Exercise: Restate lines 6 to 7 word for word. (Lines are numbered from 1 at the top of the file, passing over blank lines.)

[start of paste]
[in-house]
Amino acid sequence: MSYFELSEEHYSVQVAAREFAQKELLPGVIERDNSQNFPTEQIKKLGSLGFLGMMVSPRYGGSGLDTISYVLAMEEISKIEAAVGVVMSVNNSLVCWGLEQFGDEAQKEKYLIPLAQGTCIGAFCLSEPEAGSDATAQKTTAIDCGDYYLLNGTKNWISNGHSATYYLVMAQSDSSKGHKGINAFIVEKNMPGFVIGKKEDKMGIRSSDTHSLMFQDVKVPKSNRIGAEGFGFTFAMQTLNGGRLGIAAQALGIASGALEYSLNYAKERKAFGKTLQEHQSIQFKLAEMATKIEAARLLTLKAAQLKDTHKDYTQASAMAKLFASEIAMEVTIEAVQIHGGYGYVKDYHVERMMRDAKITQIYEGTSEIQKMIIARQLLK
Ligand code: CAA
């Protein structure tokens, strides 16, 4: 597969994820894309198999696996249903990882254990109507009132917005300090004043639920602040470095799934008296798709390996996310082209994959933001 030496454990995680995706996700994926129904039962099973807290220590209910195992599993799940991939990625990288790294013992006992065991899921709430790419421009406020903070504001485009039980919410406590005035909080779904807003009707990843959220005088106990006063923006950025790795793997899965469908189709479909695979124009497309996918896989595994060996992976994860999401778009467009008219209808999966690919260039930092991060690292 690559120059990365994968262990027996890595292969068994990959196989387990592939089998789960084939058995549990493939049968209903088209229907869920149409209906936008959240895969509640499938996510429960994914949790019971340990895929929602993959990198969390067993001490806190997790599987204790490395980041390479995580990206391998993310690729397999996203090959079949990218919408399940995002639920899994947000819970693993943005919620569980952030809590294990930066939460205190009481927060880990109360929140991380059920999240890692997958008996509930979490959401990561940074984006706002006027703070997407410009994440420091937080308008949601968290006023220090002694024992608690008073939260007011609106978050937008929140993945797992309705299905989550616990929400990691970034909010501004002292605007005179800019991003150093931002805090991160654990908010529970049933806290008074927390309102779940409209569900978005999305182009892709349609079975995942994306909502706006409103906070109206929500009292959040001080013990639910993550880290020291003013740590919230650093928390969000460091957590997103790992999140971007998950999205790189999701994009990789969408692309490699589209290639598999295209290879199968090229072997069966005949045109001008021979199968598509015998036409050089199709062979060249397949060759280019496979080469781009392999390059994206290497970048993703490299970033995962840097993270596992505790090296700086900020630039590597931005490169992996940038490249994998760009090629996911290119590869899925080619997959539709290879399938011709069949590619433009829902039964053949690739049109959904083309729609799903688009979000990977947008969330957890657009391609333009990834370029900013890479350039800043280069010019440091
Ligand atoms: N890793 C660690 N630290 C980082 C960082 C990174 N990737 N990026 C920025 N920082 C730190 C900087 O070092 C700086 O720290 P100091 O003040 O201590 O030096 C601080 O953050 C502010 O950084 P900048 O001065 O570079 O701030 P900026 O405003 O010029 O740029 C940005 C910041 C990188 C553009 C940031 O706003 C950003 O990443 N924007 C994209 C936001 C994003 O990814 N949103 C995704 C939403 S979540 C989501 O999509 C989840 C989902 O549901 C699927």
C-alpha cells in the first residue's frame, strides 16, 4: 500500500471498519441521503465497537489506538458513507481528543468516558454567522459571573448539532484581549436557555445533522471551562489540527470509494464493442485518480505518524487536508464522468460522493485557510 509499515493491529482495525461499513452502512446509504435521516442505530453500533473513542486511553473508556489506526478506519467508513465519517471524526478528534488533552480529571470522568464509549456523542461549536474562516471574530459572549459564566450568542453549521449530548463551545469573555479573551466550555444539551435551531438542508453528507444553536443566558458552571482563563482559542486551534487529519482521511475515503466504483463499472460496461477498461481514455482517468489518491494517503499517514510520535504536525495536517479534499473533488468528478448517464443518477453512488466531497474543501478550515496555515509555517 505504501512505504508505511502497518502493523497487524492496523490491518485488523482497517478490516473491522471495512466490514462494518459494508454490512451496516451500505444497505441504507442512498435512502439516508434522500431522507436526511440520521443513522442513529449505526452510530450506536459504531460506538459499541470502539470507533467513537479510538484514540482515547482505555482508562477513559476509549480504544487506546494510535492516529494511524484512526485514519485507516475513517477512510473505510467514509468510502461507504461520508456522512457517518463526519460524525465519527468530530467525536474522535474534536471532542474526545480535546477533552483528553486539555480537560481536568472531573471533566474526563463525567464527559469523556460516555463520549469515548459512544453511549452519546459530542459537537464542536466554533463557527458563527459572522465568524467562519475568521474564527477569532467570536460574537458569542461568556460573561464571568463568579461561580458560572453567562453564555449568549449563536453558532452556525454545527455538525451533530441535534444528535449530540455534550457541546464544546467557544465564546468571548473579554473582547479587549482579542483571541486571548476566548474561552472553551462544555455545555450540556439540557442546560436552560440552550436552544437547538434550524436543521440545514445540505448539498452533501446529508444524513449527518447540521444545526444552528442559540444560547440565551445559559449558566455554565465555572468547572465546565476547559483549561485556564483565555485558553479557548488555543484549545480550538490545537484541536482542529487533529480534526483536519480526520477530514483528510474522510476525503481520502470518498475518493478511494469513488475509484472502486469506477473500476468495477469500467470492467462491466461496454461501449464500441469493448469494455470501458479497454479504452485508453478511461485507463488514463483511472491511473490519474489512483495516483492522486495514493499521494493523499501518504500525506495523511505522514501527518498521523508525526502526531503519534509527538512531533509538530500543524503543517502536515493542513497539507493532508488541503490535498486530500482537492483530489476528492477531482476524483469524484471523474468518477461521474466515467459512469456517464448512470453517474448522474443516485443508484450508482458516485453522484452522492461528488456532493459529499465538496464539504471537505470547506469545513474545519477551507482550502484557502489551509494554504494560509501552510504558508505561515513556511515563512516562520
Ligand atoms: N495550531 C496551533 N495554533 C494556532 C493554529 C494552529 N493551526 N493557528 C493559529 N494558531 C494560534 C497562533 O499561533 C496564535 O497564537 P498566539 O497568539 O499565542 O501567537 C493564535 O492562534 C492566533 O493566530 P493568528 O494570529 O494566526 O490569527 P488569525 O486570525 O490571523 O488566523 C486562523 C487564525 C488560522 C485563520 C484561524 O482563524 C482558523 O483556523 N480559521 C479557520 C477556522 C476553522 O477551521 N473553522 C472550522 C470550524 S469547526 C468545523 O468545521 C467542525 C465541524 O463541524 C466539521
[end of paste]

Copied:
C-alpha cells in the first residue's frame, strides 16, 4: 500500500471498519441521503465497537489506538458513507481528543468516558454567522459571573448539532484581549436557555445533522471551562489540527470509494464493442485518480505518524487536508464522468460522493485557510 509499515493491529482495525461499513452502512446509504435521516442505530453500533473513542486511553473508556489506526478506519467508513465519517471524526478528534488533552480529571470522568464509549456523542461549536474562516471574530459572549459564566450568542453549521449530548463551545469573555479573551466550555444539551435551531438542508453528507444553536443566558458552571482563563482559542486551534487529519482521511475515503466504483463499472460496461477498461481514455482517468489518491494517503499517514510520535504536525495536517479534499473533488468528478448517464443518477453512488466531497474543501478550515496555515509555517 505504501512505504508505511502497518502493523497487524492496523490491518485488523482497517478490516473491522471495512466490514462494518459494508454490512451496516451500505444497505441504507442512498435512502439516508434522500431522507436526511440520521443513522442513529449505526452510530450506536459504531460506538459499541470502539470507533467513537479510538484514540482515547482505555482508562477513559476509549480504544487506546494510535492516529494511524484512526485514519485507516475513517477512510473505510467514509468510502461507504461520508456522512457517518463526519460524525465519527468530530467525536474522535474534536471532542474526545480535546477533552483528553486539555480537560481536568472531573471533566474526563463525567464527559469523556460516555463520549469515548459512544453511549452519546459530542459537537464542536466554533463557527458563527459572522465568524467562519475568521474564527477569532467570536460574537458569542461568556460573561464571568463568579461561580458560572453567562453564555449568549449563536453558532452556525454545527455538525451533530441535534444528535449530540455534550457541546464544546467557544465564546468571548473579554473582547479587549482579542483571541486571548476566548474561552472553551462544555455545555450540556439540557442546560436552560440552550436552544437547538434550524436543521440545514445540505448539498452533501446529508444524513449527518447540521444545526444552528442559540444560547440565551445559559449558566455554565465555572468547572465546565476547559483549561485556564483565555485558553479557548488555543484549545480550538490545537484541536482542529487533529480534526483536519480526520477530514483528510474522510476525503481520502470518498475518493478511494469513488475509484472502486469506477473500476468495477469500467470492467462491466461496454461501449464500441469493448469494455470501458479497454479504452485508453478511461485507463488514463483511472491511473490519474489512483495516483492522486495514493499521494493523499501518504500525506495523511505522514501527518498521523508525526502526531503519534509527538512531533509538530500543524503543517502536515493542513497539507493532508488541503490535498486530500482537492483530489476528492477531482476524483469524484471523474468518477461521474466515467459512469456517464448512470453517474448522474443516485443508484450508482458516485453522484452522492461528488456532493459529499465538496464539504471537505470547506469545513474545519477551507482550502484557502489551509494554504494560509501552510504558508505561515513556511515563512516562520
Ligand atoms: N495550531 C496551533 N495554533 C494556532 C493554529 C494552529 N493551526 N493557528 C493559529 N494558531 C494560534 C497562533 O499561533 C496564535 O497564537 P498566539 O497568539 O499565542 O501567537 C493564535 O492562534 C492566533 O493566530 P493568528 O494570529 O494566526 O490569527 P488569525 O486570525 O490571523 O488566523 C486562523 C487564525 C488560522 C485563520 C484561524 O482563524 C482558523 O483556523 N480559521 C479557520 C477556522 C476553522 O477551521 N473553522 C472550522 C470550524 S469547526 C468545523 O468545521 C467542525 C465541524 O463541524 C466539521